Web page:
Deeply superficial

“What I love about language
is what I love about fog:
what comes between us and things
grants them their shine.”

– Mark Doty, “Fog Suite”

Mark Doty’s work stands as an eloquent and persuasive apologetic for the appeal of surfaces. In another poem, “Favrile,” he describes a friend weeping at a puppet opera: “Jimmy wept // at the world of tiny gestures, / forgot, he said, / these were puppets, // forgot these wire / and plaster fabrications / were actors at all, // since their pretense / allowed the passions / released to be – // well, operatic. / It’s too much / to be expected to believe; //art’s a mercuried sheen / in which we may discern, / because it is surface, // clear or vague / suggestions of our depths. / Don’t we need a word // for the luster / of things which insist / on the fact they’re made, // which announce / their maker’s bravura? . . . [A word] for everything / which begins in limit / (where else might our work // begin?) and ends in grace, / or at least extravagance.”

As a gay man, Doty has good reason to resent the essentialist biases of Western thought. In one poem, “Concerning some Recent Criticism of His Work,” he responds as follows to the complaint, “Can’t he think of anything but all that sheen?”

“. . . Every sequin’s
an act of praise.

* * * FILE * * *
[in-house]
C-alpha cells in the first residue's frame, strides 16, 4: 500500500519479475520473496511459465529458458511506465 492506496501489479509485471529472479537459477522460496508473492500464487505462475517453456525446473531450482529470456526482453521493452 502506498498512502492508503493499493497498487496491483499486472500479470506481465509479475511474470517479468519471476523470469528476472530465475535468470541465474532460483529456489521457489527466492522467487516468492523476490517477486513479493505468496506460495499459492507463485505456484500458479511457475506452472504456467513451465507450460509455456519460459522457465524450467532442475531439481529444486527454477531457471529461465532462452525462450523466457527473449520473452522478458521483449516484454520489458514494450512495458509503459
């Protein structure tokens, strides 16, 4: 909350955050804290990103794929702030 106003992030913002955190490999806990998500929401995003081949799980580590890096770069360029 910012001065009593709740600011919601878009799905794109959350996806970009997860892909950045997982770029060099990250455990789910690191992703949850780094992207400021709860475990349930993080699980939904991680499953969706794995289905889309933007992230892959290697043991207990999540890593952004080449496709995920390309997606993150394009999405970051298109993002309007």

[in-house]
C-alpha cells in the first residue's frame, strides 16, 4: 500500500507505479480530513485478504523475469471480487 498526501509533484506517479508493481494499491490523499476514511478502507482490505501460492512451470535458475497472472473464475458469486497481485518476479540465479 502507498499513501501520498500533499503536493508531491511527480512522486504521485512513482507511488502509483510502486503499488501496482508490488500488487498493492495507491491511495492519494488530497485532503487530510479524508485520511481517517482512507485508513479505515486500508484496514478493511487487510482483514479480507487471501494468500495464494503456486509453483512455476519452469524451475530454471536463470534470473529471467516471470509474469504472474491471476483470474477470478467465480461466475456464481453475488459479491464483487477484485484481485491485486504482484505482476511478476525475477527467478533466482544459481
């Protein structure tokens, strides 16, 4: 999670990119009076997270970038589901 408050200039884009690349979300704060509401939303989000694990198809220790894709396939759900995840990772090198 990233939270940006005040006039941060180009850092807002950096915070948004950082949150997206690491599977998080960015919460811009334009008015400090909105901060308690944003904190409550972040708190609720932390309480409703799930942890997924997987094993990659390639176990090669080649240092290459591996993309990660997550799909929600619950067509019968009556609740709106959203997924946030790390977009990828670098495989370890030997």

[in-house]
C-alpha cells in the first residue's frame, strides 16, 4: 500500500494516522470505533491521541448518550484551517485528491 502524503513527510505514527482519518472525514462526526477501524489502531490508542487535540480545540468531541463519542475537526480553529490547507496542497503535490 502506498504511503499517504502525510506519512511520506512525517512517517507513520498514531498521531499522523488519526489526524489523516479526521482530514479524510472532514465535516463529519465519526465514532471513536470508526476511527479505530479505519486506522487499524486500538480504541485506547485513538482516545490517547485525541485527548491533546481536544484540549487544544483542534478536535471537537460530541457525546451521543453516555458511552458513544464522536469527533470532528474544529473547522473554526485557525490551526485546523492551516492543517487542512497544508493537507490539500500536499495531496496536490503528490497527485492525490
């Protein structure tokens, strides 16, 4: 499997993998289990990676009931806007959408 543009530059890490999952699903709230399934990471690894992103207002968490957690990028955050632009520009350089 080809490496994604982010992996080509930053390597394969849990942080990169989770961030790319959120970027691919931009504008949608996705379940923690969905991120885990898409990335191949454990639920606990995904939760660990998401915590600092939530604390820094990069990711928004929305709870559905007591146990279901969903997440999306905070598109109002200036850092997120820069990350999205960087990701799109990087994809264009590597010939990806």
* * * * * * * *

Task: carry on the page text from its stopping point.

These bright distillates
mirror the day’s

glossed terms –
what’s the world but shine

and seem? She’d sewn

the wildly lavish thing
herself, and wore

– forgive me! – shimmer . . . ”

The ellipsis is his own (that’s the end of the poem). I love the way he deftly connects his own creation with Creation itself, gendered but not specifically identified. All three poems I’ve just quoted are from his fifth book, Sweet Machine (HarperPerennial, 1988). I can’t resist one more quote, the closing lines of the last piece in the book, “Visitation,” which is about a humpbacked whale that comes into the harbor for a week. After some amazingly beautiful stanzas describing the whale and the evident great pleasure it took in exploring its surroundings, Doty talks about the effect of this “visitation” on himself:

“. . . And though grief

had seemed to me itself a dim,
salt suspension in which I’ve moved,
blind thing, day by day,

through the wreckage, barely aware
of what I stumbled toward, even I
couldn’t help but look

at the way this immense figure
graces the dark medium,
and shines so: heaviness

which is no burden to itself.
What did you think, that joy
was some slight thing?”

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